Even if you do not believe the results of Geekbench tests are representative of real-world performance, it is clear Apple’s system-on-a-chip lineup has written an extraordinary story for its own products. Its effects are unsurprisingly reminiscent of the switch from PowerPC to Intel — with a twist.
Think back to the mid-2000s: Apple was unable to deliver a PowerBook with a G5 processor because it used too much power and produced too much heat for such a small package. Apple was less than ten years’ removed from imminent bankruptcy and, despite renewed public interest in the company thanks to the iMac and iPod, it still was not selling many Macs. It needed something great to woo customers, and it could deliver way better laptops by using Intel processors. Great performance and great battery life solidified the MacBook Pro as the laptop for creative professionals working from anywhere.
Fifteen years after the first MacBook Pro models, Apple introduced updated versions which featured upgraded variations of its custom chips, dubbed the M1 Pro and M1 Max. Even the base models delivered Geekbench-graded performance comparable to the Intel-powered Mac Pro beast of a tower launched just two years prior. I bought one — a 14-inch model, which has to rank as one of the greatest Macs ever made. It felt refreshing; it felt like a rebirth for the Mac.
Which, when you think about it, is a little strange for a product made by a corporation that has been the world’s most valuable by market capitalization more-or-less consistently for over a decade. Alas, the stability the Intel switch provided the Mac lineup had turned to stagnation in the mid-2010s. Apple was busy making killer A-series chips for its iPhones and iPads; those efforts paid off and gave the Mac a sorely needed kick in the pants.
So what happens when raw power becomes normal, and the highest end products are extraordinarily capable?1 I posed that question after the Mac Studio was announced. Performance is great; it is incredible that my laptop is about as capable as a vastly more expensive tower from just two years prior. But these are tools in service of an end. What new things are possible because we have better equipment? What can we do with these products that would have been implausible or impossible without them?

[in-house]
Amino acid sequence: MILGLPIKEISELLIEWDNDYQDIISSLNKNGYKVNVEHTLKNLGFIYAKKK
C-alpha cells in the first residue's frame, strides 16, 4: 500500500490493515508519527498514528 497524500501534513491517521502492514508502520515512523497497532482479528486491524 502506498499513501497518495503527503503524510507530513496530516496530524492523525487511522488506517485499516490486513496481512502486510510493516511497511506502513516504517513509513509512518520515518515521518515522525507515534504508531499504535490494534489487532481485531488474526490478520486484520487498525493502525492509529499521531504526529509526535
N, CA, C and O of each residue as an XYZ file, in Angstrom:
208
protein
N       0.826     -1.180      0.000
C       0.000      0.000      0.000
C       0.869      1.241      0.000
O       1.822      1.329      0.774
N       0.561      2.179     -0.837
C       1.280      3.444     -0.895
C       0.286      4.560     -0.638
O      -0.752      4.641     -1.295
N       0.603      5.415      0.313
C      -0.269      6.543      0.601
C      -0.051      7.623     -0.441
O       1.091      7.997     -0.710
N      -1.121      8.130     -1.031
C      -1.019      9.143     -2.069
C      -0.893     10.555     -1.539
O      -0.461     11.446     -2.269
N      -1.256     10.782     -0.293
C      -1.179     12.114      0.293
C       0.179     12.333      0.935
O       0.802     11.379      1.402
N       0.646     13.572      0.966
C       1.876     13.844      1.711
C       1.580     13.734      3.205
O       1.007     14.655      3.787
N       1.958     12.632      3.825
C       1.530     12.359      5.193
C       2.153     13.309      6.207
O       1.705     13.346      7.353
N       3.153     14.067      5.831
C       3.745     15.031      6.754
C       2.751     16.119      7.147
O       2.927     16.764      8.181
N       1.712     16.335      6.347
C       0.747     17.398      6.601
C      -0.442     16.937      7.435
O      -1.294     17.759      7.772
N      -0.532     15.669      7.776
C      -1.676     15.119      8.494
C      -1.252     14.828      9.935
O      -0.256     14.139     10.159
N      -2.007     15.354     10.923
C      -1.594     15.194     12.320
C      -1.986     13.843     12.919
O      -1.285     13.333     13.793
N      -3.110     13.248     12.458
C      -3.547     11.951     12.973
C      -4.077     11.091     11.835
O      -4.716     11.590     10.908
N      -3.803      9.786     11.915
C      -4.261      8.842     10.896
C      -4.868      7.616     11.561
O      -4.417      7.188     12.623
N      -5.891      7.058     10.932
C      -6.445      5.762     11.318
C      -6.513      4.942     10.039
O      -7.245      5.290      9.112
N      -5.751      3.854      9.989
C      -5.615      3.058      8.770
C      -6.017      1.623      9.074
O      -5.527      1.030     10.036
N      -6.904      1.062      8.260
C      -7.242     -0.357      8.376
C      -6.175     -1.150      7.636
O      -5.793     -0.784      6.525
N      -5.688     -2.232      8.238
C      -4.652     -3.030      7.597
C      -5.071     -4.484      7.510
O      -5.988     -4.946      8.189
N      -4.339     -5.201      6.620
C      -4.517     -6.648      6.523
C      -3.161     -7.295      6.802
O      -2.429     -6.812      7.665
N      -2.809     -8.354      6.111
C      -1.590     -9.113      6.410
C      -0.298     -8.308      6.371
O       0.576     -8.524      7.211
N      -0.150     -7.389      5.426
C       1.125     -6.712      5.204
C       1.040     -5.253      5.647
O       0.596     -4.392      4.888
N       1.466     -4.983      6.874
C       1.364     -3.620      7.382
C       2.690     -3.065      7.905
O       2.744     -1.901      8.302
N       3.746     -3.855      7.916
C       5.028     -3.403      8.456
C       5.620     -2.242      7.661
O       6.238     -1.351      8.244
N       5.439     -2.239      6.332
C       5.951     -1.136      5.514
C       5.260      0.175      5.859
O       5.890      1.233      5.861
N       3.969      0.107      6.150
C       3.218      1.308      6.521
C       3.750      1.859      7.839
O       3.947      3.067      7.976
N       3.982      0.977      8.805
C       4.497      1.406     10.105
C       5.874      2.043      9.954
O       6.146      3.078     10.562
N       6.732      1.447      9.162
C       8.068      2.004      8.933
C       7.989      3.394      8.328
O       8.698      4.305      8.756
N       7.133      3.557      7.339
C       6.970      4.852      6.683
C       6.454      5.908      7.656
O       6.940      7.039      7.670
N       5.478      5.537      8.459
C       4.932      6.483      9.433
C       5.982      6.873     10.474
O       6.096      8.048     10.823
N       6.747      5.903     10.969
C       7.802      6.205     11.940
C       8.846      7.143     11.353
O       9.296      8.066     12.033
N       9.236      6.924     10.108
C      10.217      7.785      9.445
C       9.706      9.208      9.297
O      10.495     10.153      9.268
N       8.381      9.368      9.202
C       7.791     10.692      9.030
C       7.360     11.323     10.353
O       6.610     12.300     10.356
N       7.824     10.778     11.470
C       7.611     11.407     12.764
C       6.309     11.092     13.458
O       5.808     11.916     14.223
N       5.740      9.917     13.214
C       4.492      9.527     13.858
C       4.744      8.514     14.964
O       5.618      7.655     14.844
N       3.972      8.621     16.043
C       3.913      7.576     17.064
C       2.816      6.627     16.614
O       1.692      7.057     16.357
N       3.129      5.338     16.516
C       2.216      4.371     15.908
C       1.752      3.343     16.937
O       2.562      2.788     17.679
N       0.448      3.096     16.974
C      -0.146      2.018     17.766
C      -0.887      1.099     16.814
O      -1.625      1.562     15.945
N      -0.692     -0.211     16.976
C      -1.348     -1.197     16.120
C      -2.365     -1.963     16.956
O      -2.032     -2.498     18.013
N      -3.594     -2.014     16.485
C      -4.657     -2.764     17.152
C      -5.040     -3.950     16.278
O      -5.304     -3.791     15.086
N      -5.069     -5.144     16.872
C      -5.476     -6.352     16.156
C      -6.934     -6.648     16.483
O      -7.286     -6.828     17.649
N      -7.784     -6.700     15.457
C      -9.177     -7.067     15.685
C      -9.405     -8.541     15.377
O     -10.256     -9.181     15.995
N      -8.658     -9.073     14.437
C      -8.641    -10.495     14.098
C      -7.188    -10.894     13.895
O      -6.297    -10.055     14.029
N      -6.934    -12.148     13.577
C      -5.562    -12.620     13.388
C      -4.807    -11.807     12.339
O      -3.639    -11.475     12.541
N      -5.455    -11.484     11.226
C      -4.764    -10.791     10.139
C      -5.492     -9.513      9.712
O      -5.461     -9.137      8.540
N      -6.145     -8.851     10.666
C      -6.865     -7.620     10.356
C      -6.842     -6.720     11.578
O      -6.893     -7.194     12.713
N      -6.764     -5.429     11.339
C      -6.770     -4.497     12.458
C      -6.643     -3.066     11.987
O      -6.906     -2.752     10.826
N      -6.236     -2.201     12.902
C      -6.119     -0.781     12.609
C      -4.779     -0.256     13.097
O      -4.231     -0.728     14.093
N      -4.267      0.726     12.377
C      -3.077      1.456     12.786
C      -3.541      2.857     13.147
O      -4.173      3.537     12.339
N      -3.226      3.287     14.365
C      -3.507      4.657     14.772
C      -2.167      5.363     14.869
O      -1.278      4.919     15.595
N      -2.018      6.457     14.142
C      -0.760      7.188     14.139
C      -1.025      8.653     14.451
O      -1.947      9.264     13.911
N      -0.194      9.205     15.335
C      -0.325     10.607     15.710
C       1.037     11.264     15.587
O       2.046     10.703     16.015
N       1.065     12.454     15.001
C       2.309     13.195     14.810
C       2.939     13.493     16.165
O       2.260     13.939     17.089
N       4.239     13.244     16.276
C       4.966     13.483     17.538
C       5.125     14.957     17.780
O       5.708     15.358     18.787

Some of this miraculous performance is undoubtably going to be wasted thanks to induced demand. Applications do not need to be optimized to nearly the same degree because it is possible to get away with occasional peaks in CPU and RAM usage that would have been unacceptable before. That is not inherently problematic; I, a web designer and developer, appreciate high-speed connections plentiful enough that I no longer having to worry about every kilobyte. But a surplus of computing resources has also meant I need to put up with CPU consumption of 200–400% from the one–two punch of Microsoft OneDrive and Apple’s file provider daemon because efficient file syncing is a task too onerous for the world’s two most valuable corporations.
There are actual gains, though, and ones which can be seen in making day-to-day tasks a little better. Apple highlighted a variety of users in a promo video it showed yesterday, and noted a broad range of use cases in presenting its new M3 lineup: from filmmaking to scientific research to software development to music production. There is much to be said for the versatility of being able to do any of these things from anywhere with the same performance expectations as sitting at your desk.
But the new stuff that is enabled by gains in performance is plausibly answered by Om Malik:
Apple has a substantial opportunity to integrate generative AI into its core platform, mainly because of its chip and hardware-level integration. For example, by actively incorporating open-source generative AI models into their SDK and developer tools, Apple can leverage the evolving nature of the interaction between humans and machines in the digital world. The new M3-based computers thus provide developers with a compelling reason to remain within, or even return to, the Apple ecosystem.
If even Apple’s most consumer focused products can run demanding machine learning tasks locally, it is setting up a unique position for the company. It can create an expectation that everything it makes can run these tools without deferring to the web.
That presupposes quite a lot. Apple has not shown much of its generative work yet; its biggest announcement has been autocorrect in iOS 17 which, to be fair, is really, really good. Whether it is building things which are competitive with the work we have seen from Adobe, Google, Meta, and Microsoft is all rumour and speculation. We have also been down a similar road before: Apple has spent years sullying the iPad with software that has not taken advantage of its enormously capable hardware.
But maybe — maybe — this narrative is an indicator of why Apple wants so much power in all of its products. It is not there merely for its own sake. It is, perhaps, in service of a future which it can — in its specific phrasing — loudly proclaim as something only Apple can do.